The Contributor Directory allows every contributor to the magazine to build a detailed profile, including a biography, portrait photo, various sections for listing a wide range of professional and personal achievements, a gallery of images for our visual artists, links to their own websites, and an index of all their contributions to SomethingDark webmagazine with direct links to individual items of content irrespective of the issue or page of the magazine.

The Resource Directory is an innovative feature of SDk that allows us to associate selected written content in our magazine with relevant, quality resources that are either referred to directly in SomethingDark webmagazine or contextually important to the subject matter. Each resource in this directory has a description, a link back to its own main website, and, again, dynamic links to every page in every issue of the magazine relevant to that resource.

The utility of our directories does not end with the functioning mentioned above: all the data associated with a particular directory entry is stored in a database and can be extracted wherever relevant and displayed on-screen – another benefit of creating an HTML-based website. And where else to place this wealth of information than below the relevant page you are looking at whenever you are viewing the webmagazine – open a page, scroll down and you’ll see footnotes relating to the content on that page, and that page only; and a list of all contributors and resources in the magazine issue being viewed, as well as the ones relevant to the current page being highlighted.

These systems of internal and external linking are, as indicated above, extremely effective for search engine optimisation (SEO). It also means that as SDk grows, both contributors and visitors will increasingly see the benefit of our HTML-based magazine.


We’ve been efficient in coding the site and, as you now know, very efficient in how we store and link that information to extract and utilise the data to its fullest extent, both for us and for SDk’s readers. We are well aware of how much "information” is available on the internet: wading through swamps of information can be frustrating and can actually hinder productivity rather than aid it, and that is why one of our key objectives was to provide carefully selected, complementary information and relevant resources that are linked to the core original content of our magazine in ways that maximise accessibility. In this way, the resource value of SDk is multiplied.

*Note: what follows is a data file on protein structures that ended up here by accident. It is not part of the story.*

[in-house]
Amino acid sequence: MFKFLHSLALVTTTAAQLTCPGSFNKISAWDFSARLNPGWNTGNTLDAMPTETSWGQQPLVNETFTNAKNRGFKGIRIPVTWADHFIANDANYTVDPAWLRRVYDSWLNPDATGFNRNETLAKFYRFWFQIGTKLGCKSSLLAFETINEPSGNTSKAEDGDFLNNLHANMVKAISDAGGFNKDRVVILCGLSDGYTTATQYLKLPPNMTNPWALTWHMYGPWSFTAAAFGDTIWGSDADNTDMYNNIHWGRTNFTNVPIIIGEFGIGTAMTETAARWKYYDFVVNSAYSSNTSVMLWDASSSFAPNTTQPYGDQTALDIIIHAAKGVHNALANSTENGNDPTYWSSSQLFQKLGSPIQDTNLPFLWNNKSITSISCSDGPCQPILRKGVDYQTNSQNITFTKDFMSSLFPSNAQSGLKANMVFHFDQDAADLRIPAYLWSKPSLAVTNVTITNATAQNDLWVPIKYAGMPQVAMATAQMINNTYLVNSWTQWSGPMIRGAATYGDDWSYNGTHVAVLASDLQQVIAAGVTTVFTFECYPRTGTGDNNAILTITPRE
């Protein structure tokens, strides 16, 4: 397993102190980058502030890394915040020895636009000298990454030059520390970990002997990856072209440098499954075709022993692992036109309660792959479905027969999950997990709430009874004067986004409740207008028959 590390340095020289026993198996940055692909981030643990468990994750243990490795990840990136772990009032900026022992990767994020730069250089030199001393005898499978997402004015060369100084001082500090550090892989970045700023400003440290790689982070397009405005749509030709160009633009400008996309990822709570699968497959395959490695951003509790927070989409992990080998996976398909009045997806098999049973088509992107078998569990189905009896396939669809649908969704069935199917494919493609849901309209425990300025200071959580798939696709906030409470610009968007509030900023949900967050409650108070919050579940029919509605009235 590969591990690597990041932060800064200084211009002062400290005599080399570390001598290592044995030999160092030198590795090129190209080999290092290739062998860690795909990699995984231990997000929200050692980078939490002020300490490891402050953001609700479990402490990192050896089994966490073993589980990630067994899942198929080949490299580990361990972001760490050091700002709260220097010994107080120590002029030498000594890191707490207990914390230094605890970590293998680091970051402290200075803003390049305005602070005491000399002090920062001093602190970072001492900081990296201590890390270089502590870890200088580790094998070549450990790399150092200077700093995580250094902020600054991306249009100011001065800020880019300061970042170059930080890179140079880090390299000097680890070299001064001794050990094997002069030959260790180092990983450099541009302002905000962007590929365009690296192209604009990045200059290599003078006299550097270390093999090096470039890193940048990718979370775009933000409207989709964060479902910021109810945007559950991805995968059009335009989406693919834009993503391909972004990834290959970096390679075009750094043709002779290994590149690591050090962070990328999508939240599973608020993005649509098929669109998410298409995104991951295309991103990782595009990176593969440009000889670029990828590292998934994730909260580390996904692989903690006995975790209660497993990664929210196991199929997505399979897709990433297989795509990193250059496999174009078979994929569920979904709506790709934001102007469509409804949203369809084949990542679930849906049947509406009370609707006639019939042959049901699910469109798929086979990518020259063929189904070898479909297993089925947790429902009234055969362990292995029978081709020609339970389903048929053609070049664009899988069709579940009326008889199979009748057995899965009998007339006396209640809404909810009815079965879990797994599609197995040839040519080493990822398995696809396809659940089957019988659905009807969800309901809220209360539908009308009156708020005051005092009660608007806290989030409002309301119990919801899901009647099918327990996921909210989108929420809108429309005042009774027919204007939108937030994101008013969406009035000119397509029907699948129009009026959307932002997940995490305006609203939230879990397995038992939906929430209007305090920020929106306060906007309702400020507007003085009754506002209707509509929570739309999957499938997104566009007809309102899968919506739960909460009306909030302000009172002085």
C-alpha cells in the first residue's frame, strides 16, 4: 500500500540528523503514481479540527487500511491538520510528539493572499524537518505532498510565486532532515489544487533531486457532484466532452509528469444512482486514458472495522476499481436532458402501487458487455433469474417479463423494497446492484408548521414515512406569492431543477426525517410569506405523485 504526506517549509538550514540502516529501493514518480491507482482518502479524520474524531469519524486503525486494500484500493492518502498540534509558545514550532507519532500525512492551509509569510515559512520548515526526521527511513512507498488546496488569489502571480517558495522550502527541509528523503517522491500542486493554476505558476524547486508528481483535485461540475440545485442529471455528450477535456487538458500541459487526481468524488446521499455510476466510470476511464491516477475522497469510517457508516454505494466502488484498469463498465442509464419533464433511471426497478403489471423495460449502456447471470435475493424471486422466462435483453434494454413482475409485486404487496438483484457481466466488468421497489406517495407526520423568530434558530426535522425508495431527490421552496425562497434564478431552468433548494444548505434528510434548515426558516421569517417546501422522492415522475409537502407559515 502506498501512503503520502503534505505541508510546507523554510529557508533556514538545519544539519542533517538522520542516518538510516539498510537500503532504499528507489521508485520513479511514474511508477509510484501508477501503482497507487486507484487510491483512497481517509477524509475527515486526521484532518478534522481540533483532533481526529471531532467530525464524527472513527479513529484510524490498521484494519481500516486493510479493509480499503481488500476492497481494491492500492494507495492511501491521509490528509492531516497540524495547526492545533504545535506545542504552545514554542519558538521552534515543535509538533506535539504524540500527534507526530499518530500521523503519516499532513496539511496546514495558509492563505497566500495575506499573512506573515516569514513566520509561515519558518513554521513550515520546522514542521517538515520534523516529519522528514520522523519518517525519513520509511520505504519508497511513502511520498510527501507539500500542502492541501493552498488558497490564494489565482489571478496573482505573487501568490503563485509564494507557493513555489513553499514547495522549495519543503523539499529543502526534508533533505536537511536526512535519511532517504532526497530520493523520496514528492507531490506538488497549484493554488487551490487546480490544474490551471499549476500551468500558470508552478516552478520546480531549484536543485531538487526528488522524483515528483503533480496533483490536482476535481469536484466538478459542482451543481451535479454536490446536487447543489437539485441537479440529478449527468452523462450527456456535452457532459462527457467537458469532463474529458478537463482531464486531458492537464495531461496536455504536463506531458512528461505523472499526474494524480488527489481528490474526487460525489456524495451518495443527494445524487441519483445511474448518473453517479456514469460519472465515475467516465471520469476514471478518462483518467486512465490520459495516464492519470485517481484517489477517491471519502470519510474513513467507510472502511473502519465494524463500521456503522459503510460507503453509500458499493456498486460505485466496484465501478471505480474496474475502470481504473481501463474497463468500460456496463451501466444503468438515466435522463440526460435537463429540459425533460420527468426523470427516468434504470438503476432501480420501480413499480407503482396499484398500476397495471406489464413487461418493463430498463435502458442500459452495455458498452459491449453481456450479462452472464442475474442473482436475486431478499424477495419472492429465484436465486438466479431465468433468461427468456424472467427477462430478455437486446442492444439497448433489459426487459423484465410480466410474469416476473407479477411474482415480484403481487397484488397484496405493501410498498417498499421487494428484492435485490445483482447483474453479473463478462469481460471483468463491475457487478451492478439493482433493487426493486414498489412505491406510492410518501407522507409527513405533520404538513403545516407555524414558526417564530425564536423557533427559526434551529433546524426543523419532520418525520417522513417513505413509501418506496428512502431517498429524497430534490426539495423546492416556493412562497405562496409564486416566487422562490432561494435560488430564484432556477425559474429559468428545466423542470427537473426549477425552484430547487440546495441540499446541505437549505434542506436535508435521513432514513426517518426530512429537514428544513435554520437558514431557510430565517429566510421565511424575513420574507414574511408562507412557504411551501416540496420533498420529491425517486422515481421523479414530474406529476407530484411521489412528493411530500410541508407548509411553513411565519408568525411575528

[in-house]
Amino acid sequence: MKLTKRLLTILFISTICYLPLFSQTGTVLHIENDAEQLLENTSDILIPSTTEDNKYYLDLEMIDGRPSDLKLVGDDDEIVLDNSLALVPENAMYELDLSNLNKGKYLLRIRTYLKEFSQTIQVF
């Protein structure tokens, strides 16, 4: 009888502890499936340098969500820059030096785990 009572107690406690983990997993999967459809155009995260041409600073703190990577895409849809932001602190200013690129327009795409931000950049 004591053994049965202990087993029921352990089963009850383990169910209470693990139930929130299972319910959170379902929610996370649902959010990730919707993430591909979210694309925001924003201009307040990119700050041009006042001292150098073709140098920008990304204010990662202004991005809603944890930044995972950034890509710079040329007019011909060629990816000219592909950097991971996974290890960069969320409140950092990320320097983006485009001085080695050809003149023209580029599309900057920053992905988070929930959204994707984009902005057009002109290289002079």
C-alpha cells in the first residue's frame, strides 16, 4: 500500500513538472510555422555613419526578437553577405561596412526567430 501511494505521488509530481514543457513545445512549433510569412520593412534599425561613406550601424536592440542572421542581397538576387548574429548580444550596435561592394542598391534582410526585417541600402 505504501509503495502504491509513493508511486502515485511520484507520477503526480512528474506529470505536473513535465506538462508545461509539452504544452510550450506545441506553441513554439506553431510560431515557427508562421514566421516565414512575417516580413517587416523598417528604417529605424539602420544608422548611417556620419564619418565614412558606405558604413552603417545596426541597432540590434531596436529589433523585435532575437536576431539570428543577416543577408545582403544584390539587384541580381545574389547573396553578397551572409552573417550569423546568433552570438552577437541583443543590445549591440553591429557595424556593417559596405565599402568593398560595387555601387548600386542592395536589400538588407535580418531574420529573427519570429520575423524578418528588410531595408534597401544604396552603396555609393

Considering the above, all of this additional information presented on screen and regularly retrieved from a database certainly makes for a resource-hungry website. Could flash have won this battle? The answer, as simple as it is direct, is a resounding "No”. Flash is a relatively "flat” platform with limited dynamism, and thus cannot work with and utilise the information it’s fed as well as an HTML-based alternative. The result is that flash-based sites, at best, might deliver no-(or little)-additional-data relatively quickly – but this is not better than delivering substantial-additional-data not quite as quickly. On the other hand, SomethingDark delivers great-additional-data, and very fast. How? Let us introduce our "caching engine”.

Our caching engine is a special bit of kit; although not a new concept since large corporate websites have been using them for years, they’re relatively new in the realm of online publications. This is our hidden weapon we hold against flash.

The reality of a highly database-driven website is that potentially significant server resources are used every time you retrieve information from the database (not even including the actual page content such as images): thousands of records and bits of information are processed every time a website page is loaded, and this can add up to a good few seconds. Not good for our modern website visitors, who, rightly, expect a page and expect it now.

What our caching engine does is load our fully-functional page – the dynamic, database-driven resources and contributor information included. It does take a few seconds, but once it’s done all of this work once, and knows exactly what resources are needed for a particular page, it saves the required data – and only the required data – to a cache file. The result of this is that when a visitor to the website requests an information-rich page, the website simply accesses the cache file and dumps it to screen: the database isn’t touched, but all the relevant data is presented to the viewer in a few hundredths of a second.

We think we’re at the forefront of a dawning era for web-based publications – we’re even an iPad-compatible magazine – and that SomethingDark webmagazine does indeed represent "the new wave”.